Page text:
London: Regent’s Park & Primrose Hill


Regent’s Park is a large urban park. In fact, there’s 395 acres of it. It’s one of my favourite parks in London. I love to spend an afternoon wandering around it. I like finding a quiet bench or shady spot to sit and write. I also really enjoy bringing my dog Bowser here for a walk and day out. The park stretches across a fair chunk of the city. You have the Sherlock Museum and Madame Tussaud’s off of one corner and Camden Road off of another. The park itself also hosts The London Zoo, Queen Mary’s Rose Garden, as well as sports facilities, a university and an open air theatre.

One of the major promenades in Regent's Park
One of the major promenades in Regent’s Park

Regent’s Park and Primrose Hill used to be used as hunting land, and then for a time it could be rented for hay and dairy production. In the early 1800s, the park began to be developed into the park it is today. However, it wasn’t open to the general public until 1835, and then only on a twice weekly basis. Regent’s Park and Primrose Hill have always been an affluent and highly sought after area in London, due in part to its close proximity to The City (the oldest area of London which originally laid within the ancient city walls.).

Only a few of the roses in Queen Mary's Garden at Regent's Park
Only a few of the roses in Queen Mary’s Garden at Regent’s Park

When visiting Regent’s Park and Primrose Hill, it’s possible to understand why the area is so sought after. Regent’s Park is beautifully cultivated, with Queen Mary’s Rose Garden being my favourite section. The Rose Garden has around 400 varieties of roses. Each with their own look and scent. And then there’s Primrose Hill. At 256 feet high, it hosts one of the best views of central London. I always enjoy ending my time in Regent’s Park by climbing Primrose Hill and enjoying the view.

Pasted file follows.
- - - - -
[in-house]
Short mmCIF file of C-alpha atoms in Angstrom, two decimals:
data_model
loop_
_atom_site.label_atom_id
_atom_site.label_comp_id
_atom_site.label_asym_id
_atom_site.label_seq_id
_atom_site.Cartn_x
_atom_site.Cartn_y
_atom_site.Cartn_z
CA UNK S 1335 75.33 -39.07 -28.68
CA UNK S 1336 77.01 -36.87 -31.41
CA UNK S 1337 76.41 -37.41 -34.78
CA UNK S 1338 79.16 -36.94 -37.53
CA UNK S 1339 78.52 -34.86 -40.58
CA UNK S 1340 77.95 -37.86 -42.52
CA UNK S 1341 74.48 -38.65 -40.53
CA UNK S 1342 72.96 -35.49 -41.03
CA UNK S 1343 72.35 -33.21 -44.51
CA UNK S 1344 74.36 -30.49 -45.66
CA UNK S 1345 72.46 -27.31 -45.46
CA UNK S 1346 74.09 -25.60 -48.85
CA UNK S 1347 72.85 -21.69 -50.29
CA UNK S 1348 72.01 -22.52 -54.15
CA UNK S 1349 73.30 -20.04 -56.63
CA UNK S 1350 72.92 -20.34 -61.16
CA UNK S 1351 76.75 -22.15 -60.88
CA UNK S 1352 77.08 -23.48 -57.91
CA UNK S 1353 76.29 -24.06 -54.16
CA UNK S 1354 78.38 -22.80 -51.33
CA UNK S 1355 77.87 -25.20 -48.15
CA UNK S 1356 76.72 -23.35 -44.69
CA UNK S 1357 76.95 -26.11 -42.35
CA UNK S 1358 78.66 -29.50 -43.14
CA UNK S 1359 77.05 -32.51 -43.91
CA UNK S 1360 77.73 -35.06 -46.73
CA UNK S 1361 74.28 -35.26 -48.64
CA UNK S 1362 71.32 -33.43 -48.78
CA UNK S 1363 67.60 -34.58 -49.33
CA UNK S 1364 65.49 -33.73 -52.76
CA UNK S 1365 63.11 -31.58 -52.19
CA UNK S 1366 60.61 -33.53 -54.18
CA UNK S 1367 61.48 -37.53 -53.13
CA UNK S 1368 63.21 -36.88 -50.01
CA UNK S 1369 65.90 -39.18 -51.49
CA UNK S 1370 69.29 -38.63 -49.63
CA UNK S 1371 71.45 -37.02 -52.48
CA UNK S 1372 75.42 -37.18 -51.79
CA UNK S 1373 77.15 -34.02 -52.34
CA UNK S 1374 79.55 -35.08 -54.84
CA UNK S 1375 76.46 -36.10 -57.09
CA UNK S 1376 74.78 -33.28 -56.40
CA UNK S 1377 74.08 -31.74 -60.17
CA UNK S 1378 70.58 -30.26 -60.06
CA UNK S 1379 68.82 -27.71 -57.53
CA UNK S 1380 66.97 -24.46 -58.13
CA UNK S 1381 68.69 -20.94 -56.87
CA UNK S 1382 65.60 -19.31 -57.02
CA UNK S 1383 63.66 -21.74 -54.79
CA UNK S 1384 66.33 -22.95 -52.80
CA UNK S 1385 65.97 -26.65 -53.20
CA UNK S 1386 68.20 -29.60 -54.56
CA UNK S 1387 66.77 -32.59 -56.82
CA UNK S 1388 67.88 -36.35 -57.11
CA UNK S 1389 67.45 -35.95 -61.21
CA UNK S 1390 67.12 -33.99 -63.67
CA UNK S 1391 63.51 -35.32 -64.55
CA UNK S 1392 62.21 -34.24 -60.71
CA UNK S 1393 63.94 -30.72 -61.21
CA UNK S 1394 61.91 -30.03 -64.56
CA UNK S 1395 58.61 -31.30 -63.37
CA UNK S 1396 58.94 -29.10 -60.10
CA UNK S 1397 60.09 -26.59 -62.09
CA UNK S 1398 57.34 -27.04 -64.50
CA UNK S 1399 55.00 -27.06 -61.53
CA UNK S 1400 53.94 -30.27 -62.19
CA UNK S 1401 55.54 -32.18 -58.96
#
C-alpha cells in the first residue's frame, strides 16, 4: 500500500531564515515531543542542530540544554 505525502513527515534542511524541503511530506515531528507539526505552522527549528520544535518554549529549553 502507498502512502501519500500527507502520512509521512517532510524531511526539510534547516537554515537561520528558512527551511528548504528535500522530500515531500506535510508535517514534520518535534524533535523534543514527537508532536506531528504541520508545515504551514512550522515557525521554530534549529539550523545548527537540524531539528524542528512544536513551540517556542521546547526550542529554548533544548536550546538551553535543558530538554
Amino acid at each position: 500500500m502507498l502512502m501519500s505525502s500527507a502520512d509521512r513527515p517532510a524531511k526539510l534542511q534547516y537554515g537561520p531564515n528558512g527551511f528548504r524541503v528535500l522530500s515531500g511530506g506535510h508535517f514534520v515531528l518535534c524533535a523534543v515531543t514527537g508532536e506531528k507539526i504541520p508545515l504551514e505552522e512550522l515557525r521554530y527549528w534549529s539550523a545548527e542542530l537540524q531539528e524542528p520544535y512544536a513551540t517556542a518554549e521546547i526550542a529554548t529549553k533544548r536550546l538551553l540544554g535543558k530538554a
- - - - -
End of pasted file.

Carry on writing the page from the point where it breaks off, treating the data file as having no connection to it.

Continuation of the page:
More roses in Regent's Park
More roses in Regent’s Park

Items of note:

  • Regent’s Park is very dog friendly. However, dogs are not allowed in The English Garden’s section of the park, as the plants in the section are delicate.
  • Restrooms are 20p, but clean and well maintained.
  • Primrose Hill is usually busy. Nonetheless, it’s worth the hike and the crowd for the view.
  • The London Zoo is on the opposite end of the park from Regent’s Park tube station. It’s about a mile walk. If you don’t want to walk that far, there’s information on which bus you can take when you walk out of the tube station. You could also take the same bus to Primrose Hill.
The view from Primrose Hill.
The view from Primrose Hill.

Now, the real question is, would I recommend you go visiting Regent’s Park if you only have two days in London? Yes. If you’re on tight schedule, I wouldn’t necessarily recommend spending time exploring the entire park, but I would take time to visit Primrose Hill and Queen Mary’s Garden if you love roses. In my experience, Primrose Hill is busy at dusk, but that’s when I would honestly go if I could only make one trip. I’d take a blanket, a picnic supper and watch the sunset over London. And then I’d lay back and enjoy looking up at the few stars you can see in London.


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